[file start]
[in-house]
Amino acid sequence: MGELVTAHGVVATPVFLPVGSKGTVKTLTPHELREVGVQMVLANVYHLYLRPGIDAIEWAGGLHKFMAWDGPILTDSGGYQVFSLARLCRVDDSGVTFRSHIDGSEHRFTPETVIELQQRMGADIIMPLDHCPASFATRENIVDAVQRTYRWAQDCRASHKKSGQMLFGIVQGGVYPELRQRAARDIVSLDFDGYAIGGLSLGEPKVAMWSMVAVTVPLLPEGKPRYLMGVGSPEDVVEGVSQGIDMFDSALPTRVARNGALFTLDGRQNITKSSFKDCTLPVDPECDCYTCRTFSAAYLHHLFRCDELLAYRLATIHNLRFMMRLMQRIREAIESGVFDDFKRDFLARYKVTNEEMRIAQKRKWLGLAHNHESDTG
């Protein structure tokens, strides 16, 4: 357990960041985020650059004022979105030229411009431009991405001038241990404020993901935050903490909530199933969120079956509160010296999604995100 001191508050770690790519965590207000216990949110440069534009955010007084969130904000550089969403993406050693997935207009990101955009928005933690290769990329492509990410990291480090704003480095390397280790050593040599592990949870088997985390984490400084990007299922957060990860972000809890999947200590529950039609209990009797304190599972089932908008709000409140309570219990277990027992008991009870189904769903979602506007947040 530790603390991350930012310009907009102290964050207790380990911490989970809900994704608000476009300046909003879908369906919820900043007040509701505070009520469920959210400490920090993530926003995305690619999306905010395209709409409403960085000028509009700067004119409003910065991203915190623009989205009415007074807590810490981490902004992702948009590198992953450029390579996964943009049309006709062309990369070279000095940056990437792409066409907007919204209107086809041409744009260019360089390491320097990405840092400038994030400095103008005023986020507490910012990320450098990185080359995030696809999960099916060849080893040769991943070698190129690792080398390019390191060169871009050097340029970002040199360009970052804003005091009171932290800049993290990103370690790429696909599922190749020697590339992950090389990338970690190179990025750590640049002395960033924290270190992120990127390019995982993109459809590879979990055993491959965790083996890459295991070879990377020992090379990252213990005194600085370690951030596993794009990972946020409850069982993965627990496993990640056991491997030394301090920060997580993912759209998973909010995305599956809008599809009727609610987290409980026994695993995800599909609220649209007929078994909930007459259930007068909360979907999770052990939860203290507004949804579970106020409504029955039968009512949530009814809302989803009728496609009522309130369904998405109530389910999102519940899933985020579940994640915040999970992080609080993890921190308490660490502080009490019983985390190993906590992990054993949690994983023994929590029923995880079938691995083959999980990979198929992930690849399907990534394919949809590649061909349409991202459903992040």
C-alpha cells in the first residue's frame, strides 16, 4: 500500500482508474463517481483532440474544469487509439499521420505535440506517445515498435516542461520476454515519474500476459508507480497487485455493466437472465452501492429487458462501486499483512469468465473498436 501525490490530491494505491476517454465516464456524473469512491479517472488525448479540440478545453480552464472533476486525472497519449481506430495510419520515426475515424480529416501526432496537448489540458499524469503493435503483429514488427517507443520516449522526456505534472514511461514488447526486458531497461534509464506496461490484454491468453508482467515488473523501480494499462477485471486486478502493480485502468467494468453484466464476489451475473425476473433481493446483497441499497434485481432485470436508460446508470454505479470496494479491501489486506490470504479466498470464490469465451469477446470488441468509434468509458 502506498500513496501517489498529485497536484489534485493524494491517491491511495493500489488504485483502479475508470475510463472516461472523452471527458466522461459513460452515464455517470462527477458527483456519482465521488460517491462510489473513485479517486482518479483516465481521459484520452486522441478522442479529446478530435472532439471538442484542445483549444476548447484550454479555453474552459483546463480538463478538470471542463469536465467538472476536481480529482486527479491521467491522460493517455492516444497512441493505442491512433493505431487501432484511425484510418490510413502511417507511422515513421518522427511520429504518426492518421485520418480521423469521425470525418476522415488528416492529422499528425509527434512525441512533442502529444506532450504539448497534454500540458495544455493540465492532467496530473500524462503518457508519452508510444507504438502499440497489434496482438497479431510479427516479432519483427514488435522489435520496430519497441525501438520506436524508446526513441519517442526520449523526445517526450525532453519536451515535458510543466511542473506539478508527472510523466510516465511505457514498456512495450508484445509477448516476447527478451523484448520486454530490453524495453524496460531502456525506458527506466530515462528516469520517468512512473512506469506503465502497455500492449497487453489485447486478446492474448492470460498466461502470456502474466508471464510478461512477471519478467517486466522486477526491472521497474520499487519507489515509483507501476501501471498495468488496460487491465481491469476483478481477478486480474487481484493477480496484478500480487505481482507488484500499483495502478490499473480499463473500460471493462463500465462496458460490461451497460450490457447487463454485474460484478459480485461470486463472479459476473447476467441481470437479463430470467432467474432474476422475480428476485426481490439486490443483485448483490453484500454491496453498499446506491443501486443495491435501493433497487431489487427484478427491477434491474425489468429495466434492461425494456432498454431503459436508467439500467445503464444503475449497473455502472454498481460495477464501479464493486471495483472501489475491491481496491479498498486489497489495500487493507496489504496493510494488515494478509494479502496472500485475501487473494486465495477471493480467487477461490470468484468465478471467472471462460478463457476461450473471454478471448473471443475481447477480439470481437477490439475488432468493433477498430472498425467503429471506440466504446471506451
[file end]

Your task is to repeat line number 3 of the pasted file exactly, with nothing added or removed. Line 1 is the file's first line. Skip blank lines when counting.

């Protein structure tokens, strides 16, 4: 357990960041985020650059004022979105030229411009431009991405001038241990404020993901935050903490909530199933969120079956509160010296999604995100 001191508050770690790519965590207000216990949110440069534009955010007084969130904000550089969403993406050693997935207009990101955009928005933690290769990329492509990410990291480090704003480095390397280790050593040599592990949870088997985390984490400084990007299922957060990860972000809890999947200590529950039609209990009797304190599972089932908008709000409140309570219990277990027992008991009870189904769903979602506007947040 530790603390991350930012310009907009102290964050207790380990911490989970809900994704608000476009300046909003879908369906919820900043007040509701505070009520469920959210400490920090993530926003995305690619999306905010395209709409409403960085000028509009700067004119409003910065991203915190623009989205009415007074807590810490981490902004992702948009590198992953450029390579996964943009049309006709062309990369070279000095940056990437792409066409907007919204209107086809041409744009260019360089390491320097990405840092400038994030400095103008005023986020507490910012990320450098990185080359995030696809999960099916060849080893040769991943070698190129690792080398390019390191060169871009050097340029970002040199360009970052804003005091009171932290800049993290990103370690790429696909599922190749020697590339992950090389990338970690190179990025750590640049002395960033924290270190992120990127390019995982993109459809590879979990055993491959965790083996890459295991070879990377020992090379990252213990005194600085370690951030596993794009990972946020409850069982993965627990496993990640056991491997030394301090920060997580993912759209998973909010995305599956809008599809009727609610987290409980026994695993995800599909609220649209007929078994909930007459259930007068909360979907999770052990939860203290507004949804579970106020409504029955039968009512949530009814809302989803009728496609009522309130369904998405109530389910999102519940899933985020579940994640915040999970992080609080993890921190308490660490502080009490019983985390190993906590992990054993949690994983023994929590029923995880079938691995083959999980990979198929992930690849399907990534394919949809590649061909349409991202459903992040």